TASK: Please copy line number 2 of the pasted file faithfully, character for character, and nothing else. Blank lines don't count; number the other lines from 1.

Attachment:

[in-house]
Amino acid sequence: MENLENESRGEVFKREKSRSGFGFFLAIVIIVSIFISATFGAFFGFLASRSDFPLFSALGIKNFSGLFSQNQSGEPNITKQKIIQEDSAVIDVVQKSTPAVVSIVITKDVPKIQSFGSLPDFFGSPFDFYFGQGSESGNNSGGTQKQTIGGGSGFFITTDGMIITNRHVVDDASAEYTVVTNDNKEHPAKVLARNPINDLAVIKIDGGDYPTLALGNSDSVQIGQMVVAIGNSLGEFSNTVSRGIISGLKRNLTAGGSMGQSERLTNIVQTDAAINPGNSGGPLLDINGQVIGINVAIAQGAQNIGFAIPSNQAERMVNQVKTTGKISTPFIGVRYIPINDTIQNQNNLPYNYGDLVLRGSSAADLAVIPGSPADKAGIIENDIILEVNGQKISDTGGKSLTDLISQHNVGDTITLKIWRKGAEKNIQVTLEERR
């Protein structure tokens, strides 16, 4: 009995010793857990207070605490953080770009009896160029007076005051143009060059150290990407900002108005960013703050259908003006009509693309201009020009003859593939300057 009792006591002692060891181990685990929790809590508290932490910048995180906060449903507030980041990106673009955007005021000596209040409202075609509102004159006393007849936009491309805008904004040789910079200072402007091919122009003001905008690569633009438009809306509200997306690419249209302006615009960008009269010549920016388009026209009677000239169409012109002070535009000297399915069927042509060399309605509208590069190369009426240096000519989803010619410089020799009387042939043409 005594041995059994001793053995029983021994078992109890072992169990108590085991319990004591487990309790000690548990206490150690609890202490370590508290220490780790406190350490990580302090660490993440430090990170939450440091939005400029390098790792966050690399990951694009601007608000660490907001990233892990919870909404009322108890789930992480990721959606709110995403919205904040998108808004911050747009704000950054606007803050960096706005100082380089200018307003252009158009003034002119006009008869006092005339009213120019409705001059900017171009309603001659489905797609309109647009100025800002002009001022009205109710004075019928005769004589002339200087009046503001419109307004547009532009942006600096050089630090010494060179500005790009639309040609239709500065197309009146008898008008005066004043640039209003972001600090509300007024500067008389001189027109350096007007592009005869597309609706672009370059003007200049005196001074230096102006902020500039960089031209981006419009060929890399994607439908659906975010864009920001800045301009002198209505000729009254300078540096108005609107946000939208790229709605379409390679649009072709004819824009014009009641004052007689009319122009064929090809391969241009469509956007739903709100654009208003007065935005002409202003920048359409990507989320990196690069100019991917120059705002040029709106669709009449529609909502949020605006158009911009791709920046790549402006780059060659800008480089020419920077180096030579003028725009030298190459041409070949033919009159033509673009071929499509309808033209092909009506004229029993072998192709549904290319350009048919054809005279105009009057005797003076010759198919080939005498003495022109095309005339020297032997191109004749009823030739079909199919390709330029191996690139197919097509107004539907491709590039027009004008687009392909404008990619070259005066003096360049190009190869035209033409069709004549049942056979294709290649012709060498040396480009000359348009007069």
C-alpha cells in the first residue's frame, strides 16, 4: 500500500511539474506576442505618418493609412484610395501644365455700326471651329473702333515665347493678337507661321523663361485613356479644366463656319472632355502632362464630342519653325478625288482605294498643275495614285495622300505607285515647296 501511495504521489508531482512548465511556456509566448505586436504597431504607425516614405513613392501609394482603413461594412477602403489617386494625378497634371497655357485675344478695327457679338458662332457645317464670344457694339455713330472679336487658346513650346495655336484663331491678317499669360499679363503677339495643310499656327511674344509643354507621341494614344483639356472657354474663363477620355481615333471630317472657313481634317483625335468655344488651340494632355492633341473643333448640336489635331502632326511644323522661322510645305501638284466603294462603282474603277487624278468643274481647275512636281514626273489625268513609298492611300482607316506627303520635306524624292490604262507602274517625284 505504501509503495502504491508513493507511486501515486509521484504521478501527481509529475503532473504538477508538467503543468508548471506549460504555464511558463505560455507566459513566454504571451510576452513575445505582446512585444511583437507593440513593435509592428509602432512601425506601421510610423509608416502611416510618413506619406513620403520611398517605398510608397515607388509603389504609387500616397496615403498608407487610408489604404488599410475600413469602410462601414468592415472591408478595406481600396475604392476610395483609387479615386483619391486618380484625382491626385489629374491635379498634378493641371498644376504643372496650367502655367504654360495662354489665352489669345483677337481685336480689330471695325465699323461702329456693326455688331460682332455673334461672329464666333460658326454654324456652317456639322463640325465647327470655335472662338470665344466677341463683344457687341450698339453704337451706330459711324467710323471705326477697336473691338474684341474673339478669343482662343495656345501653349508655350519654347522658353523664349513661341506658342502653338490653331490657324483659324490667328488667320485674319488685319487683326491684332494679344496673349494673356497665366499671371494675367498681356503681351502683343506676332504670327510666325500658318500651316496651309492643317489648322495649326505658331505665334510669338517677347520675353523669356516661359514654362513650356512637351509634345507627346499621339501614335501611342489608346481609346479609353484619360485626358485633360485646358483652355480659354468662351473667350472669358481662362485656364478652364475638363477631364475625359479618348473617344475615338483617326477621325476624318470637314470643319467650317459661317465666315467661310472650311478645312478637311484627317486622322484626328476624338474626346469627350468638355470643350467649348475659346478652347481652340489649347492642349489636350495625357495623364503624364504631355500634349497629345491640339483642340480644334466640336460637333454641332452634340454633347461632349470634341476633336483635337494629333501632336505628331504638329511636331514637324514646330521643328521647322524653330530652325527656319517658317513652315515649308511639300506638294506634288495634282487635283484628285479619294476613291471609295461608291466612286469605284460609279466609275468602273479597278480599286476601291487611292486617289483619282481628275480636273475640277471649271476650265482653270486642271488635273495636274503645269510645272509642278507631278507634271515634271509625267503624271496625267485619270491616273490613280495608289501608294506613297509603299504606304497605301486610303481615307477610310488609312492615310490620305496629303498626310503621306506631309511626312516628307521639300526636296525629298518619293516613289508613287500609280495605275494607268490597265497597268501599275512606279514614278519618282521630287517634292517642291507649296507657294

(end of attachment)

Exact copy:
Amino acid sequence: MENLENESRGEVFKREKSRSGFGFFLAIVIIVSIFISATFGAFFGFLASRSDFPLFSALGIKNFSGLFSQNQSGEPNITKQKIIQEDSAVIDVVQKSTPAVVSIVITKDVPKIQSFGSLPDFFGSPFDFYFGQGSESGNNSGGTQKQTIGGGSGFFITTDGMIITNRHVVDDASAEYTVVTNDNKEHPAKVLARNPINDLAVIKIDGGDYPTLALGNSDSVQIGQMVVAIGNSLGEFSNTVSRGIISGLKRNLTAGGSMGQSERLTNIVQTDAAINPGNSGGPLLDINGQVIGINVAIAQGAQNIGFAIPSNQAERMVNQVKTTGKISTPFIGVRYIPINDTIQNQNNLPYNYGDLVLRGSSAADLAVIPGSPADKAGIIENDIILEVNGQKISDTGGKSLTDLISQHNVGDTITLKIWRKGAEKNIQVTLEERR